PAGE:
Kidney Cancer: Diagnosis

This section has been reviewed and approved by the Cancer.Net Editorial Board, 06/2014

ON THIS PAGE: You will find a list of the common tests, procedures, and scans that doctors can use to find out what’s wrong and identify the cause of the problem. To see other pages, use the menu on the side of your screen.

Doctors use many tests to diagnose cancer and find out if it has spread to another part of the body, called metastasis. Some tests may also determine which treatments may be the most effective. For most types of cancer, a biopsy is the only way to make a definitive diagnosis of cancer. If a biopsy is not possible, the doctor may suggest other tests that will help make a diagnosis. Imaging tests may be used to find out whether the cancer has spread. This list describes options for diagnosing this type of cancer, and not all tests listed will be used for every person. Your doctor may consider these factors when choosing a diagnostic test:

  • Age and medical condition
  • Type of cancer suspected
  • Signs and symptoms
  • Previous test results

In addition to a physical examination, the following tests may be used to diagnose kidney cancer:

Blood and urine tests. A blood test to check the number of red blood cells and a urine test to find blood, bacteria, or cancer cells may be done. These tests may suggest that kidney cancer is present but cannot make a definite diagnosis.

Biopsy. A biopsy is the removal of a small amount of tissue for examination under a microscope. Other tests can suggest that cancer is present, but only a biopsy can make a definite diagnosis. The sample removed during the biopsy is analyzed by a pathologist. Then the pathologist writes a pathology report that describes the laboratory test results, and it then becomes a permanent part of the person’s medical record.

The pathology report identifies the type of cell involved in the kidney cancer (see the Overview for a list), which is important in planning treatment. Doctors must have a pathology report before they use systemic therapy to treat kidney cancer. Systemic therapy involves using treatment(s) that affect the entire body.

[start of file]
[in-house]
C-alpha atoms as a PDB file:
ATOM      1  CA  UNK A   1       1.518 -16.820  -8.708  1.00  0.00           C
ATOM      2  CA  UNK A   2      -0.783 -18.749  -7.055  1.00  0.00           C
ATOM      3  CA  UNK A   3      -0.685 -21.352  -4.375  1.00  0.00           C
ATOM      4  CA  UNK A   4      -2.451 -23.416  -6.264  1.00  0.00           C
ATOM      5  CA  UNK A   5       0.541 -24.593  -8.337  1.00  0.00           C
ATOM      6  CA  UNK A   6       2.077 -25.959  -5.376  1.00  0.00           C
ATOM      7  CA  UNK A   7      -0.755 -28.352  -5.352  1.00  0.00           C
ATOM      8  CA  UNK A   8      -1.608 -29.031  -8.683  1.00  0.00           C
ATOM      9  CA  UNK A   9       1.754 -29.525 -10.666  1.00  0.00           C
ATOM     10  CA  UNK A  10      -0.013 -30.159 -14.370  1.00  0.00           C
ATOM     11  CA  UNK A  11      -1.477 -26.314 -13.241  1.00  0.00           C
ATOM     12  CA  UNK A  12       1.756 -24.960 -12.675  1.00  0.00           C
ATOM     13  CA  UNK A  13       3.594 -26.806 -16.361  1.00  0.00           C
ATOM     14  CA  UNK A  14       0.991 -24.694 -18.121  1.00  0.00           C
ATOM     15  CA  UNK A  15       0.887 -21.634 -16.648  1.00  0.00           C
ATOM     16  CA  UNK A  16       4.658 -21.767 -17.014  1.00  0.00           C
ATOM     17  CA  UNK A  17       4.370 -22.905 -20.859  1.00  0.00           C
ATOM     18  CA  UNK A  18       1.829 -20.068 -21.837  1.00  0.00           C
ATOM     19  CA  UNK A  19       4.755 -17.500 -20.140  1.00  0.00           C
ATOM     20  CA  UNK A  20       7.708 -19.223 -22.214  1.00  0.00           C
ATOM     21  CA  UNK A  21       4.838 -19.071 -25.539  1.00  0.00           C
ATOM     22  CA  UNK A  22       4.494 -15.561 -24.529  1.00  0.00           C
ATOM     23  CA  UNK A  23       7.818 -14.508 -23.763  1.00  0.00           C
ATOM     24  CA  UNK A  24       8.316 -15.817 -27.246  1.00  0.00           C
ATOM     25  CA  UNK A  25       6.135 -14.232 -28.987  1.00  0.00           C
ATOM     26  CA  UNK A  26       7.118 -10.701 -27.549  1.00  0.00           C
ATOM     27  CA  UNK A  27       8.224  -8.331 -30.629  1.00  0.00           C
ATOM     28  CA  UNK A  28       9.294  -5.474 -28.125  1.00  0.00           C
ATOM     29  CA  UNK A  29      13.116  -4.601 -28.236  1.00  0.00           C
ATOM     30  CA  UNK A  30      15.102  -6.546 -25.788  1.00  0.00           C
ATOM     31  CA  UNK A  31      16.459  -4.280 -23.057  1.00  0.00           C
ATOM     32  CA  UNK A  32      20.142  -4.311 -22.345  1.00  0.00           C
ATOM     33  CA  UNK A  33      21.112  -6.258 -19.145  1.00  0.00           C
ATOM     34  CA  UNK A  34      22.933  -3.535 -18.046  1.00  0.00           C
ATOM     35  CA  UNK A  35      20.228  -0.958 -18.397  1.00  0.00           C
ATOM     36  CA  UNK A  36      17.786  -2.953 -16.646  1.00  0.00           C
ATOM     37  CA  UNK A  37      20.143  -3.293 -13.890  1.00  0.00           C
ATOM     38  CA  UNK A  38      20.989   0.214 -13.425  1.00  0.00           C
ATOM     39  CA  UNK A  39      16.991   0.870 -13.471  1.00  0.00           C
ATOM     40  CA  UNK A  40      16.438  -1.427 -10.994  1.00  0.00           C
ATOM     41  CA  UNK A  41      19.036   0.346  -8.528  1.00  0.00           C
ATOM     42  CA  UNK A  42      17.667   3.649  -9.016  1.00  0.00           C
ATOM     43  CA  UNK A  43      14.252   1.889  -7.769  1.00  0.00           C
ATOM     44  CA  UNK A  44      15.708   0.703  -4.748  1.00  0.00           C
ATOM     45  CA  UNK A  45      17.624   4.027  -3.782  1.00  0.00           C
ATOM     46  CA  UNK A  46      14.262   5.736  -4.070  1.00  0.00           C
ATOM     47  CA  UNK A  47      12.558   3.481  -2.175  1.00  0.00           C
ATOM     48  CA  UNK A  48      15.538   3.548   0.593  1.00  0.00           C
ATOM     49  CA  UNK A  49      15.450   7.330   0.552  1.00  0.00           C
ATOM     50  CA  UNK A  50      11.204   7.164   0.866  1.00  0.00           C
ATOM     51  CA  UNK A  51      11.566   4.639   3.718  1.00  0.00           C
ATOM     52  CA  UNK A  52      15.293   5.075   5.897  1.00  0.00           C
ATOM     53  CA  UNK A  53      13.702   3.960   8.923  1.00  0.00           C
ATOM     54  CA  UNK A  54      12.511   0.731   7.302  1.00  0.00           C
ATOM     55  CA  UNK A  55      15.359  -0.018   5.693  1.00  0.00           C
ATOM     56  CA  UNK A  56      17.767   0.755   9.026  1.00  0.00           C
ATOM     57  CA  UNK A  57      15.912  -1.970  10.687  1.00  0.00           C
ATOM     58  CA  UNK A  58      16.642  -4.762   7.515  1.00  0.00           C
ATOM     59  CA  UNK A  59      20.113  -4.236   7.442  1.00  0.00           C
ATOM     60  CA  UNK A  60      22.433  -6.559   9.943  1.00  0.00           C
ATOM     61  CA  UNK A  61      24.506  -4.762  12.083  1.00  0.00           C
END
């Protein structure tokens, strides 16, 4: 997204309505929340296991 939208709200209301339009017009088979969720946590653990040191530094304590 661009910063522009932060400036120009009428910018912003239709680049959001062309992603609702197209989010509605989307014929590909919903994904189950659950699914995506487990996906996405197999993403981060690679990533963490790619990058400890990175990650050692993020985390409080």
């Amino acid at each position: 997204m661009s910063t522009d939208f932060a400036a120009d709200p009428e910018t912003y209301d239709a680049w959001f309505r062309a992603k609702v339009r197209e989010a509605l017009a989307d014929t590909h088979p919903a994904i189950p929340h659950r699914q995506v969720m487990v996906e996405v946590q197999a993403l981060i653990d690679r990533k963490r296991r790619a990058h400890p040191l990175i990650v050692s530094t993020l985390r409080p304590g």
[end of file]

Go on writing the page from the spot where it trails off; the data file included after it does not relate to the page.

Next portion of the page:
The type of biopsy performed depends on the location of the cancer. A separate biopsy may not be needed if the cancer is found on a CT scan (see below) and removal of the kidney is recommended. If surgery is recommended based on the results of other medical tests, such as a CT scan, many doctors will examine the tumor after it is removed with surgery, rather than doing a separate procedure beforehand. The patient should carefully discuss the reasoning for a recommended biopsy option with his or her doctor.

Imaging tests

X-ray. An x-ray is a way to create a picture of the structures inside of the body, using a small amount of radiation.

Intravenous pyelogram (IVP). A dye is injected into the patient’s bloodstream to highlight the kidney, urethra, and bladder when an x-ray is taken. The picture produced can show changes in these organs and in the nearby lymph nodes. 

Bone scan. A bone scan uses a radioactive tracer to look at the inside of the bones. The tracer is injected into a patient’s vein. It collects in areas of the bone and is detected by a special camera. Healthy bone appears gray to the camera, and areas of injury, such as those caused by cancer or a fracture (break), appear dark. 

Computed tomography (CT or CAT) scan. A CT scan creates a three-dimensional picture of the inside of the body with an x-ray machine. A computer then combines these images into a detailed, cross-sectional view that shows any abnormalities or tumors. A CT scan can also be used to measure the tumor’s size. Sometimes, a special dye called a contrast medium is given before the scan to provide better detail on the image. This dye can be injected into a patient’s vein or given as a pill to swallow.

Magnetic resonance imaging (MRI). An MRI uses magnetic fields, not x-rays, to produce detailed images of the body. MRI can also be used to measure the tumor’s size. A special dye called a contrast medium is given before the scan to create a clearer picture. This dye can be injected into a patient’s vein or given as a pill to swallow.

Cystoscopy/nephro-ureteroscopy. Occasionally, special tests called a cystoscopy and nephro-ureteroscopy may be done for renal pelvic cancer. They are not used for renal cell carcinoma. During these procedures, the patient is sedated while a tiny, lighted tube is inserted into the bladder through the urethra and up into the kidney. Sedation is giving medication to become more relaxed, calm, or sleepy. The device can remove samples of cells and, in some cases, small tumors. 

After diagnostic tests are done, your doctor will review all of the results with you. If the diagnosis is cancer, these results also help the doctor describe the cancer; this is called staging.

The next section helps explain the different stages for this type of cancer. Use the menu on the side of your screen to select Stages, or you can select another section, to continue reading this guide.